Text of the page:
Plans to build affordable housing and a new worship space at Brighouse United in Richmond, B.C., have been abandoned, with the congregation instead voting to disband at the end of June.
The church property was recently sold to a private developer for about $15 million, according to Pacific Mountain Region executive minister Treena Duncan. But over $3 million of those proceeds will be used to pay debt owed to BC Housing in relation to the abandoned project, Duncan says.
To recoup some of its losses, the region is alleging in a lawsuit at the B.C. Supreme Court that Colliers International, the firm that managed the redevelopment, “failed to perform” its services “to the standard expected of a reasonably prudent professional development and planning manager.” It is suing Colliers for $700,000 plus damages.
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Colliers did not respond to Broadview’s request for comment.
The Brighouse redevelopment had been in the works since at least 2013. The plan was to build 182 units of housing, half of which would be “affordable.”
A subsidiary of the region obtained a pre-development loan of about $3.5 million in April 2018 through BC Housing, according to the agency. Within months, though, BC Housing was advising that loans alone wouldn’t suffice — additional grant funding was necessary for the project to succeed as it was designed.
BC Housing recommended that Brighouse apply for additional grant funding through the Building BC Community Housing Fund, the agency said in a statement. But the fund’s January 2021 deadline passed without an application coming forward, and the United Church “did not have enough [independent] cash equity to contribute to make the project viable for a grant and subsidy,” the statement continued.
The region’s lawsuit alleges that Colliers “continued to present the Brighouse project as viable and fundable through BC Housing” until January 2020. In November 2020, Colliers presented proposals with an “increased funding gap,” according to the lawsuit.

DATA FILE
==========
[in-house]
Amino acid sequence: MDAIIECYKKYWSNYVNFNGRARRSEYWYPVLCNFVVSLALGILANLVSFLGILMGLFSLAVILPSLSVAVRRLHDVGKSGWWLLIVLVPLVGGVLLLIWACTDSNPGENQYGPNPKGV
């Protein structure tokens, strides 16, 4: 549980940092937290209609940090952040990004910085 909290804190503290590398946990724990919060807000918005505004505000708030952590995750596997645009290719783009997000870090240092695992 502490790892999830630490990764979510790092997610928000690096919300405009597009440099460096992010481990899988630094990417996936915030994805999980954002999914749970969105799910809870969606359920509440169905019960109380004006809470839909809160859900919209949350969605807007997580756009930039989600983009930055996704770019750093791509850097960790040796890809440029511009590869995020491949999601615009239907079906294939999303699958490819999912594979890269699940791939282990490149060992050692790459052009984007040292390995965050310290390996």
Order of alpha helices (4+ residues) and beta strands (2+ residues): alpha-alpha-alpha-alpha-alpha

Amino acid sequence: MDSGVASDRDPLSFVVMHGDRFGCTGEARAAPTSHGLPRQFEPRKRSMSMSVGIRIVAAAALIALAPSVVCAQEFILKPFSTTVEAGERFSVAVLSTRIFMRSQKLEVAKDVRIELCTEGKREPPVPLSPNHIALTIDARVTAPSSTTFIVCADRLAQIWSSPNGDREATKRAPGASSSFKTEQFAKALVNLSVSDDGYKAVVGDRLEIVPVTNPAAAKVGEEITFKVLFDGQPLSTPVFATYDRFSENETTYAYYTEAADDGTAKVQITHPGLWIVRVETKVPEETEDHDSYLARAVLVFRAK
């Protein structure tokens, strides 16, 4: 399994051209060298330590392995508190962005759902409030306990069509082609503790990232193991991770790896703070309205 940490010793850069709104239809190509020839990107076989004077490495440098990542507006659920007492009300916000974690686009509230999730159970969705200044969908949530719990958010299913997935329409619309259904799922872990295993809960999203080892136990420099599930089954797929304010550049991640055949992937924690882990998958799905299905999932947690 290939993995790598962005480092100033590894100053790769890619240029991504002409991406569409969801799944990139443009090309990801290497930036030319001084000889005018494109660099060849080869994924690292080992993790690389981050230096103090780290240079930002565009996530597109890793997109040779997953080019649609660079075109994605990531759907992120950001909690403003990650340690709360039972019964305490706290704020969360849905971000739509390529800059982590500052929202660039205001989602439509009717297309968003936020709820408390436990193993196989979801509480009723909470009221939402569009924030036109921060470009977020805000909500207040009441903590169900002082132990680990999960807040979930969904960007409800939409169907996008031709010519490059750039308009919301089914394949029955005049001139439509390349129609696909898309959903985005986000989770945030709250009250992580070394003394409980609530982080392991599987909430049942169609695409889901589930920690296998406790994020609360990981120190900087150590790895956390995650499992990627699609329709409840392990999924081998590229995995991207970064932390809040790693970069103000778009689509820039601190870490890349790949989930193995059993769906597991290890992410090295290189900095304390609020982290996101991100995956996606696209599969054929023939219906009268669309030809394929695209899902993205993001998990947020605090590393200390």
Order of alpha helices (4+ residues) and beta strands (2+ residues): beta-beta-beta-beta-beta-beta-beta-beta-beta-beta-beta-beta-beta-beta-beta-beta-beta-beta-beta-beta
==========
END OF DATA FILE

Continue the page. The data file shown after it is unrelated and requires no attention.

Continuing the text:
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By that time, all the money borrowed from BC Housing had been spent, but Brighouse was getting no closer to breaking ground.
Rising interest rates and inflation over the last few years have made the project even less achievable, Duncan says. But ultimately, she considers Brighouse to be “a casualty of insufficient government funding.”
Adding to the project’s financial troubles was a congregation that was losing steam as a community of faith, according to Rev. Donna Dinsmore. Brighouse hired Dinsmore as a transitional minister in 2021. Within a few months of joining, she began to sense it might have to close.
Through a period of discernment, the congregation came to “admit that they were no longer viable as a Christian community,” Dinsmore says.
In the aftermath of the project’s unravelling, Duncan warns that redeveloping church properties is not “a magic solution” for congregations. The end goal might be good, she says, but a redevelopment project “doesn’t come without risk.”
Will Pearson is a writer in Peterborough, Ont.
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